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Thermal transport at sub-micron scales differs substantially from that at normal length scales. Physical laws for heat transfer, such as Fourier's law for heat conduction, fail when the mean free path of energy carriers becomes comparable to the length scales of interest. This occurs in modern microelectronic devices, where for example, channel dimensions, now below 100 nm in length, are comparable to the mean free path of phonons in silicon at room temperature. Research in the nanoscale thermal transport area addresses novel physics at small length and time scales and novel technologies that exploit this class of physics.
Learn more about nanoscale thermo transport from the resources available on this site, listed below.
Metal Oxide Nanowires as Gas Sensing Elements: from Basic Research to Real World Applications
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21 Sep 2009 | Online Presentations | Contributor(s): Andrei Kolmakov
Quasi 1-D metal oxide single crystal chemiresistors are close to occupy their specific niche in the real world of solid state sensorics. Potentially, the major advantage of this kind of sensors...
Illinois ECE 598EP Lecture 3.1 - Hot Chips: Electrons and Phonons
17 Feb 2009 | Online Presentations | Contributor(s): Eric Pop, Omar N Sobh
Electrons and Phonons
Illinois ECE 598EP Lecture 1 - Hot Chips: Atoms to Heat Sinks
02 Feb 2009 | Online Presentations | Contributor(s): Eric Pop
The Big Picture
Another CPU without a Heat Sink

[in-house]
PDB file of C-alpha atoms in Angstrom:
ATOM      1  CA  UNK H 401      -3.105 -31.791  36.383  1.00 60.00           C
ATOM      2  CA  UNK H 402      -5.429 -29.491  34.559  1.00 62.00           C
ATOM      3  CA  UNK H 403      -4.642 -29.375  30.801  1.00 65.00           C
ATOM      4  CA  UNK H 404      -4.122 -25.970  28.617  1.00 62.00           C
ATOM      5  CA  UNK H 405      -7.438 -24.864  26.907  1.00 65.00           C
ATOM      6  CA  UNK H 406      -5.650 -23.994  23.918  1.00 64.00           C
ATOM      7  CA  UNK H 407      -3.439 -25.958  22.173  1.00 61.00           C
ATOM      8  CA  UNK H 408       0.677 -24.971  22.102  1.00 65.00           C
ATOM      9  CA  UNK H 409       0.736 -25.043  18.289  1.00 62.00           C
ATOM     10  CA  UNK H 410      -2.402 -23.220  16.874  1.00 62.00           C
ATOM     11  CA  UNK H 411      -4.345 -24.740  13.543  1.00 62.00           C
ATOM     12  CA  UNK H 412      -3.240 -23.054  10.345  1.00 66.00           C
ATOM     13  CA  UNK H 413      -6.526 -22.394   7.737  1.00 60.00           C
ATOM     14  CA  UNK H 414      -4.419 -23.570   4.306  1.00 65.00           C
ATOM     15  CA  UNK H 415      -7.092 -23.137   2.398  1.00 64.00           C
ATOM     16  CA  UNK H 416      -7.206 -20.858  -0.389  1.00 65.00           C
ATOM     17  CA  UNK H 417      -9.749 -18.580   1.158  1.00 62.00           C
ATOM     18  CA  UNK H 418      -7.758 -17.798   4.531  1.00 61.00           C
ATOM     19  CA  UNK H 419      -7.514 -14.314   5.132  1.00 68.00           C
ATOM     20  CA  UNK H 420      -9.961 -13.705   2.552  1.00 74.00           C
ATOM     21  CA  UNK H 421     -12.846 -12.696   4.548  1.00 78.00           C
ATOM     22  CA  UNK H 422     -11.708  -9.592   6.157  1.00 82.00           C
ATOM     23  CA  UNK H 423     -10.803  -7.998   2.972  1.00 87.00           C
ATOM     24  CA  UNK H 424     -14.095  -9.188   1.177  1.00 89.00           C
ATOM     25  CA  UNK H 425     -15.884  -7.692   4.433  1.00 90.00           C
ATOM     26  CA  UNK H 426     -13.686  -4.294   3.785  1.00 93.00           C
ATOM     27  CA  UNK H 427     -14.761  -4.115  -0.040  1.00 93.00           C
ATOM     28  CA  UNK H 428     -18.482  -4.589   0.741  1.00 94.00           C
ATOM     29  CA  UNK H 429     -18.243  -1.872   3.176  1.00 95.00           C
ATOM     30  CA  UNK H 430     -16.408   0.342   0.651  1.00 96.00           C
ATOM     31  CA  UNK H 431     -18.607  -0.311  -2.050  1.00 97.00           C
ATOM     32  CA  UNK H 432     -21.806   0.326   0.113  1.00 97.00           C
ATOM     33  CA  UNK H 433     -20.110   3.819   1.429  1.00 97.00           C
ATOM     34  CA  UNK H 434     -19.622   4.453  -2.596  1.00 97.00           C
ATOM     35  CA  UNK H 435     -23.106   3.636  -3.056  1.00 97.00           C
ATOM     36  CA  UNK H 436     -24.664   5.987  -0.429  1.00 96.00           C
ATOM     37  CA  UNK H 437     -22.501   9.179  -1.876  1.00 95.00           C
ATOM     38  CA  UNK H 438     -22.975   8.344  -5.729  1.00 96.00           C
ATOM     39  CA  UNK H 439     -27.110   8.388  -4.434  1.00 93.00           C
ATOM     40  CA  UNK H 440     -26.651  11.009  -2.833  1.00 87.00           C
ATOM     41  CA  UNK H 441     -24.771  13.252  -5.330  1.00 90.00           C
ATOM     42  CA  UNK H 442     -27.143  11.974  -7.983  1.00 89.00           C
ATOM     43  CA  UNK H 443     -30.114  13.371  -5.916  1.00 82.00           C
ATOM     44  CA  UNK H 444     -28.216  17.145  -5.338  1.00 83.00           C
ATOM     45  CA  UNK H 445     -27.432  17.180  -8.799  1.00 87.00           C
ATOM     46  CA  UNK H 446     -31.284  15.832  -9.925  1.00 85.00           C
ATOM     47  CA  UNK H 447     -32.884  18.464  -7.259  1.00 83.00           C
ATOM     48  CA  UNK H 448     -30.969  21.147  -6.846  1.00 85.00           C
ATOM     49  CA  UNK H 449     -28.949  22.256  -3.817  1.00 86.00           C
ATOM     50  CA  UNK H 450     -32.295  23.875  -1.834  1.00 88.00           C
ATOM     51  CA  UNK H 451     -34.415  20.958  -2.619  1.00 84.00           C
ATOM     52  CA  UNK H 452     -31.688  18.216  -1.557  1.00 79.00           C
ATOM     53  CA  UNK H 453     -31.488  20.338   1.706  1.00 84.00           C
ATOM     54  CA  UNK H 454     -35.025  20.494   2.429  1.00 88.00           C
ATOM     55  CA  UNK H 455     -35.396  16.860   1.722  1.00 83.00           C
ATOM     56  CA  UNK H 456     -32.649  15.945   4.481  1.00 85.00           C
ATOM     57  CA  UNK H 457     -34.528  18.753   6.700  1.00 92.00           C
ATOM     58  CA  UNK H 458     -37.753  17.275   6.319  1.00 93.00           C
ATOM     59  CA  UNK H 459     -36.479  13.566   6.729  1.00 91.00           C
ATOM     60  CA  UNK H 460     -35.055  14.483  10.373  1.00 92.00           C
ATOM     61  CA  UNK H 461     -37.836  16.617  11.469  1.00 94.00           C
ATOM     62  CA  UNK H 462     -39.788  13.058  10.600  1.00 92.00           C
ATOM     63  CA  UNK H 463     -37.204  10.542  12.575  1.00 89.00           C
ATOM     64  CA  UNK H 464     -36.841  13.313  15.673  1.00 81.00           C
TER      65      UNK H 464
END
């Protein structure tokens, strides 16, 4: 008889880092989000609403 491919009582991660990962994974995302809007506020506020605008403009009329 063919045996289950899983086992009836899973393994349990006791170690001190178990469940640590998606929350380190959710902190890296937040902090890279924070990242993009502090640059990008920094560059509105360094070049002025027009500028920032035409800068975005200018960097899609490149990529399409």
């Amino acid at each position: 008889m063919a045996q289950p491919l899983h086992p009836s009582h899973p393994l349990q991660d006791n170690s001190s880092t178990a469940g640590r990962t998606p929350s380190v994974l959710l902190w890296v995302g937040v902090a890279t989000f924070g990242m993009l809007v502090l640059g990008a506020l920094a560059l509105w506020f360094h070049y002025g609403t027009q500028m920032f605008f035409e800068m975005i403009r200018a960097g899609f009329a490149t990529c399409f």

Thermal Management Methods
Impact on People and Environment
IBM S/390 refrigeration and...
Thermoelectric Power Factor Calculator for Nanocrystalline Composites
21 Oct 2008 | Tools | Contributor(s): Terence Musho, Greg Walker
Quantum Simulation of the Seebeck Coefficient and Electrical Conductivity in a 2D Nanocrystalline Composite Structure using Non-Equilibrium Green's Functions
Quantum and Thermal Effects in Nanoscale Devices
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18 Sep 2008 | Online Presentations | Contributor(s): Dragica Vasileska
To investigate lattice heating within a Monte Carlo device simulation framework, we simultaneously solve the Boltzmann transport equation for the electrons, the 2D Poisson equation to get the...
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10 Jul 2008 | Tools | Contributor(s): Feifei Lian, Feifei Lian, Feifei Lian
This tool performs a self-consistent simulation of the current-voltage curve of a metallic single-wall carbon nanotube with Joule heating.
BNC Annual Research Review: An Introduction to PRISM and MEMS Simulation
04 Jun 2008 | Online Presentations | Contributor(s): Jayathi Murthy
This presentation is part of a collection of presentations describing the projects, people, and capabilities enhanced by research performed in the Birck Center, and a look at plans for the...
Nanoscale Opto Thermo Electric Energy Conversion Devices
28 May 2008 | Online Presentations | Contributor(s): Ali Shakouri
We review solid-state devices that allow direct conversion of heat into electricity. We describe fundamental and practical limits of conventional thermoelectric materials. Novel...
Heat Transfer across Solid Contacts Enhanced with Nanomaterials